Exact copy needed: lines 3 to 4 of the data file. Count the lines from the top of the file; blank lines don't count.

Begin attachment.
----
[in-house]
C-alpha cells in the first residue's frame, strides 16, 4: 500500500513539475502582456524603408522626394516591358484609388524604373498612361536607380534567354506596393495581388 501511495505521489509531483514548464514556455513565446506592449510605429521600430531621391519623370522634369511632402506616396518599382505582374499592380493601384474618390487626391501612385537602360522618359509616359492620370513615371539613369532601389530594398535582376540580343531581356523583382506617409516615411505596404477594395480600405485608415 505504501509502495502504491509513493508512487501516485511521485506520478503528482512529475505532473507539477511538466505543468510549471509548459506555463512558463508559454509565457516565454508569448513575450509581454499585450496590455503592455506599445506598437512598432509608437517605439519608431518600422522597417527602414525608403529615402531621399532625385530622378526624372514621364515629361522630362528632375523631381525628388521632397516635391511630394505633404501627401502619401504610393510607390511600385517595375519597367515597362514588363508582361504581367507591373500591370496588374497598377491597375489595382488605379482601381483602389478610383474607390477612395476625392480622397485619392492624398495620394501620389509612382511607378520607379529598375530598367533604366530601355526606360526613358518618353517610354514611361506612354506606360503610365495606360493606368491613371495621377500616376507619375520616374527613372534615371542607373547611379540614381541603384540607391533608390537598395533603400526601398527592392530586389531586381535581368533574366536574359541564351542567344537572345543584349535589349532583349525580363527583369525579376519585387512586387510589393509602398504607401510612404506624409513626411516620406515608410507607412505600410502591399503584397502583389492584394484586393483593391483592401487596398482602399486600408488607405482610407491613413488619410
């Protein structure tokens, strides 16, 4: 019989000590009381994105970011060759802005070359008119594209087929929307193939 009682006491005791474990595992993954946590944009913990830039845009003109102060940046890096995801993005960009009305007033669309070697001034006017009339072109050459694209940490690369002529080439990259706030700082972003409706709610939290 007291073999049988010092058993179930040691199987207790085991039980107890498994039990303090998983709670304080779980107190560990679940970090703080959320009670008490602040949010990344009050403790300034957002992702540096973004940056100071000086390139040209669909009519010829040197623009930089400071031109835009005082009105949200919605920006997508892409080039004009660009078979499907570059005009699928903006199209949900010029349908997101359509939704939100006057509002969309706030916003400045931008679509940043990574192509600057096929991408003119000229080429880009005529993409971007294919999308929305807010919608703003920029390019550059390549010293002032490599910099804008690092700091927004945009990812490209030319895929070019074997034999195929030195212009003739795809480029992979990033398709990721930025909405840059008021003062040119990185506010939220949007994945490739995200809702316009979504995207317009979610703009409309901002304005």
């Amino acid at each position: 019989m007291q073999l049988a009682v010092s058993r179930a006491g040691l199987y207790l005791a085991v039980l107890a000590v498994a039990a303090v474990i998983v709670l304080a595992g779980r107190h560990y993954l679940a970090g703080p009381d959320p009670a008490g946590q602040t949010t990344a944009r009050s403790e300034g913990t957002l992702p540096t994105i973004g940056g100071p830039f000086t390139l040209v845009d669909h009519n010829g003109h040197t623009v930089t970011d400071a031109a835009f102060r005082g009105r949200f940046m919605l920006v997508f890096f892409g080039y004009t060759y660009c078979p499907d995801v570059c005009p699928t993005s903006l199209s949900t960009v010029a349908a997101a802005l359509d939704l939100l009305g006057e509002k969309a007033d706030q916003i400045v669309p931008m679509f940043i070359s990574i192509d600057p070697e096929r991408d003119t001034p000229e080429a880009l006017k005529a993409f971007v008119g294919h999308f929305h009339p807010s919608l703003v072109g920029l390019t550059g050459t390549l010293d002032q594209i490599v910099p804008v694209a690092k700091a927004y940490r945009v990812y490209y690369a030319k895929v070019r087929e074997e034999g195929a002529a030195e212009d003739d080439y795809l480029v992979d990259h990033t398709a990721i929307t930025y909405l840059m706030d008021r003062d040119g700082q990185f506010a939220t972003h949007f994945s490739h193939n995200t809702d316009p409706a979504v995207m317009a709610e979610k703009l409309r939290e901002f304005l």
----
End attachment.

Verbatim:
């Protein structure tokens, strides 16, 4: 019989000590009381994105970011060759802005070359008119594209087929929307193939 009682006491005791474990595992993954946590944009913990830039845009003109102060940046890096995801993005960009009305007033669309070697001034006017009339072109050459694209940490690369002529080439990259706030700082972003409706709610939290 007291073999049988010092058993179930040691199987207790085991039980107890498994039990303090998983709670304080779980107190560990679940970090703080959320009670008490602040949010990344009050403790300034957002992702540096973004940056100071000086390139040209669909009519010829040197623009930089400071031109835009005082009105949200919605920006997508892409080039004009660009078979499907570059005009699928903006199209949900010029349908997101359509939704939100006057509002969309706030916003400045931008679509940043990574192509600057096929991408003119000229080429880009005529993409971007294919999308929305807010919608703003920029390019550059390549010293002032490599910099804008690092700091927004945009990812490209030319895929070019074997034999195929030195212009003739795809480029992979990033398709990721930025909405840059008021003062040119990185506010939220949007994945490739995200809702316009979504995207317009979610703009409309901002304005």
């Amino acid at each position: 019989m007291q073999l049988a009682v010092s058993r179930a006491g040691l199987y207790l005791a085991v039980l107890a000590v498994a039990a303090v474990i998983v709670l304080a595992g779980r107190h560990y993954l679940a970090g703080p009381d959320p009670a008490g946590q602040t949010t990344a944009r009050s403790e300034g913990t957002l992702p540096t994105i973004g940056g100071p830039f000086t390139l040209v845009d669909h009519n010829g003109h040197t623009v930089t970011d400071a031109a835009f102060r005082g009105r949200f940046m919605l920006v997508f890096f892409g080039y004009t060759y660009c078979p499907d995801v570059c005009p699928t993005s903006l199209s949900t960009v010029a349908a997101a802005l359509d939704l939100l009305g006057e509002k969309a007033d706030q916003i400045v669309p931008m679509f940043i070359s990574i192509d600057p070697e096929r991408d003119t001034p000229e080429a880009l006017k005529a993409f971007v008119g294919h999308f929305h009339p807010s919608l703003v072109g920029l390019t550059g050459t390549l010293d002032q594209i490599v910099p804008v694209a690092k700091a927004y940490r945009v990812y490209y690369a030319k895929v070019r087929e074997e034999g195929a002529a030195e212009d003739d080439y795809l480029v992979d990259h990033t398709a990721i929307t930025y909405l840059m706030d008021r003062d040119g700082q990185f506010a939220t972003h949007f994945s490739h193939n995200t809702d316009p409706a979504v995207m317009a709610e979610k703009l409309r939290e901002f304005l």